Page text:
Below are the answers to a few common questions related to orthodontic treatment. If you don’t find an answer to one of your own questions here, please contact us and one of our team members will be happy to assist you.
+ What Is An Orthodontist?
Orthodontists are specialists who treat dental and facial irregularities. They are dentists who, after completing dental school, continue their education for two to three years in an accredited orthodontic residency program. Being experts in this highly specialized field, they limit their practices to orthodontics only. Click here for more info on Dr. Irwin’s training and education.
+ When Should Treatment Be Started?
The American Association of Orthodontists recommends that all children have an orthodontic screening no later than age 7. Treatment During the adolescent growth spurt period provides an opportunity to favorably influence the facial profile in a growing child. Once growth of the facial bones is complete, correction of jaw discrepancies usually requires surgery. For this reason, early treatment may save considerable time, money and the need for patients to undergo surgery. Click here For more information on the benefits of early treatment.
+ How Long Does Treatment Take?
On average, orthodontic treatment can last anywhere from 12 to 30 months, although the exact time of your treatment will depend on a variety of factors, including compliance, the nature and severity of the orthodontic condition, and how fast your tissue responds to treatment. Once the type of treatment required has been established, Dr. Irwin will be able to give you a better approximation of the length of time involved.
+ How Much Does Treatment Cost?
Costs associated with orthodontic treatment vary greatly depending on what type of treatment is being used. Dr. Irwin and his team will be able to go over the specific fees, payment, and insurance options with you once the type of treatment needed is determined.
+ What Can I Expect At My First Visit?
Dr. Irwin will give you an orthodontic examination and listen to any concerns you may have. He will be able to tell you if treatment is needed and, if so, when it should be started. Fees, insurance, and payment options will also be discussed.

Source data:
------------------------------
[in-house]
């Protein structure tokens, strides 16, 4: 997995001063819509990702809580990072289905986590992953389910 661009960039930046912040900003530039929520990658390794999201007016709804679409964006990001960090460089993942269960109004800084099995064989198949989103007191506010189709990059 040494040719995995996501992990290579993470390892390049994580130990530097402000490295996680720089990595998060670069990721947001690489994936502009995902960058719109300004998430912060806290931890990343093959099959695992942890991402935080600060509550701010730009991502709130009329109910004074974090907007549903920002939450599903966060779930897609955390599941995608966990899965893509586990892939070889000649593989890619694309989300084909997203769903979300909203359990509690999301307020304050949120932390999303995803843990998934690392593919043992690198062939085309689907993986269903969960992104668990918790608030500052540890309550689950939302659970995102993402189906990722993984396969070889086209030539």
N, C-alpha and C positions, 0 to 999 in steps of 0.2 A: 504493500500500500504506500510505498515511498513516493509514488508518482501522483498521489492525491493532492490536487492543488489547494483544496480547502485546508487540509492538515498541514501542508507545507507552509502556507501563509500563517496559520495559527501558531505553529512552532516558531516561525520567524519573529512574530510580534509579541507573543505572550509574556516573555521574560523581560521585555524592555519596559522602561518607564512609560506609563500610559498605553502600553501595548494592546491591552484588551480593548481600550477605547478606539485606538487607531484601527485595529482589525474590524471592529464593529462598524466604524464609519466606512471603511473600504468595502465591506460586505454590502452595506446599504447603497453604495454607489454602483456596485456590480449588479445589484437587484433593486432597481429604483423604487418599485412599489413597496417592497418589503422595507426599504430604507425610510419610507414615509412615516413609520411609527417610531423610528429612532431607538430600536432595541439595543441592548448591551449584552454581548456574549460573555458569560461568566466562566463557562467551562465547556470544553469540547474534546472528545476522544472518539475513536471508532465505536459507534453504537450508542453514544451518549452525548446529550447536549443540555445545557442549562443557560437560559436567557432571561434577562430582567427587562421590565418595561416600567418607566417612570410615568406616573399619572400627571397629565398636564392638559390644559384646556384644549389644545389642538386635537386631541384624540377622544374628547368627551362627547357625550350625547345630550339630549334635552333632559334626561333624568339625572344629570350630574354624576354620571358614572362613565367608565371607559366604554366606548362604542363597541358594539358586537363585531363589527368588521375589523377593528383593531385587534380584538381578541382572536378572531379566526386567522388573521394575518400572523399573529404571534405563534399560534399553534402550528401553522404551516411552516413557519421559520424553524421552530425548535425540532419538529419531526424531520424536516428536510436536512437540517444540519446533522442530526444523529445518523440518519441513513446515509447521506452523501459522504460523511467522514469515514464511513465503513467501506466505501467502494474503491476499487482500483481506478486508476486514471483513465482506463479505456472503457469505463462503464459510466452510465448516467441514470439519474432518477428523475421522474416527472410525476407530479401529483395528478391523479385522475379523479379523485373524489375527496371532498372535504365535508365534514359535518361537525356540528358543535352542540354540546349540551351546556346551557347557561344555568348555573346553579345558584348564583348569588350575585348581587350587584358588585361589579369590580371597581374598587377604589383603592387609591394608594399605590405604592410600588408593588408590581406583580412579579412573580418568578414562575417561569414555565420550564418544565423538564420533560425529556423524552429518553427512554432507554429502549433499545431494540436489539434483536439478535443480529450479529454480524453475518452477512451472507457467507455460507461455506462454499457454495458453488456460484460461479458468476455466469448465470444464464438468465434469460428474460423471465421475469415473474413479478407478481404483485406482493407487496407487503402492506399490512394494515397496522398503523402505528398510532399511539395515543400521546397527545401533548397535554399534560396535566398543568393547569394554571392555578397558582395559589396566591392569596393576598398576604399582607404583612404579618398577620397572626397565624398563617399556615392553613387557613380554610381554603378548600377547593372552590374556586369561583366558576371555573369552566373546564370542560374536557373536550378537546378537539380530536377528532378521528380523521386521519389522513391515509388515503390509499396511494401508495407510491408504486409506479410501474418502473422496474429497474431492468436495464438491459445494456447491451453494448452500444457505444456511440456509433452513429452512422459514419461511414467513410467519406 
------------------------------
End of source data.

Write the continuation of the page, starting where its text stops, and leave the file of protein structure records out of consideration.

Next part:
+ What Are The Different Types Of Braces?
While the most common types of braces attach on the cheek side of the teeth, ‘lingual’ braces attach on the tongue side. Additionally, braces are made of different materials, such as stainless steel or ceramic; and, while some are visible and may have colored bands, others are clear and nearly undetectable.
+ How Are Teeth Moved?
Orthodontists move teeth by applying gentle forces to them. While the wires and brackets that make up what are commonly known as ‘braces’ give the orthodontist complete control over the movement of teeth, it is only the wires that do the actual moving. Additionally, sometimes extra forces, such as palatal expanders, headgear, and elastics may be used help align the bite or balance the jaw structure underneath.
+ How Do I Take Care Of Braces?
Brushing slowly and carefully is even more important when you have braces; you’ll want to aim for two to three minutes, three times a day and especially after eating. Other tools, such as oral irrigators, special brush tips, and special flossing implements are available to help you keep your braces (and tooth surfaces beneath them) clean.
+ What Should I Do If Something Breaks?
Minor to serious issues may arise during the course of your orthodontic treatment, and it is important to know how to handle these problems when and if they do come up. Food caught in braces or teeth, for example, is not considered an emergency, and can be remedied by using an interproximal brush or floss to dislodge the food. Soreness, especially within the first few days, and mouth sores, while uncomfortable, are quite common conditions and can be remedied at home. Those experiencing soreness can try rinsing with warm salt water and sticking to soft foods until the sensitivity subsides. Orthodontic wax may also be used to alleviate irritation in the mouth. Mouth sores may be helped by using a topical analgesic such as Ora-gel.
If more serious issues arise, such as lost ligatures, loose wires or bands, or brackets being knocked off, you’ll need to contact Dr. Irwin; he will determine the best solution for the problem and how soon you should be seen.
If a true emergency arises you don’t want to delay in contacting Dr. Irwin. If a tooth breaks or is knocked out, you can’t open your mouth (due to swelling), or your lip gets caught in your braces, ice the affected area until you can be seen. In the case of breathing difficulty, call 911 immediately.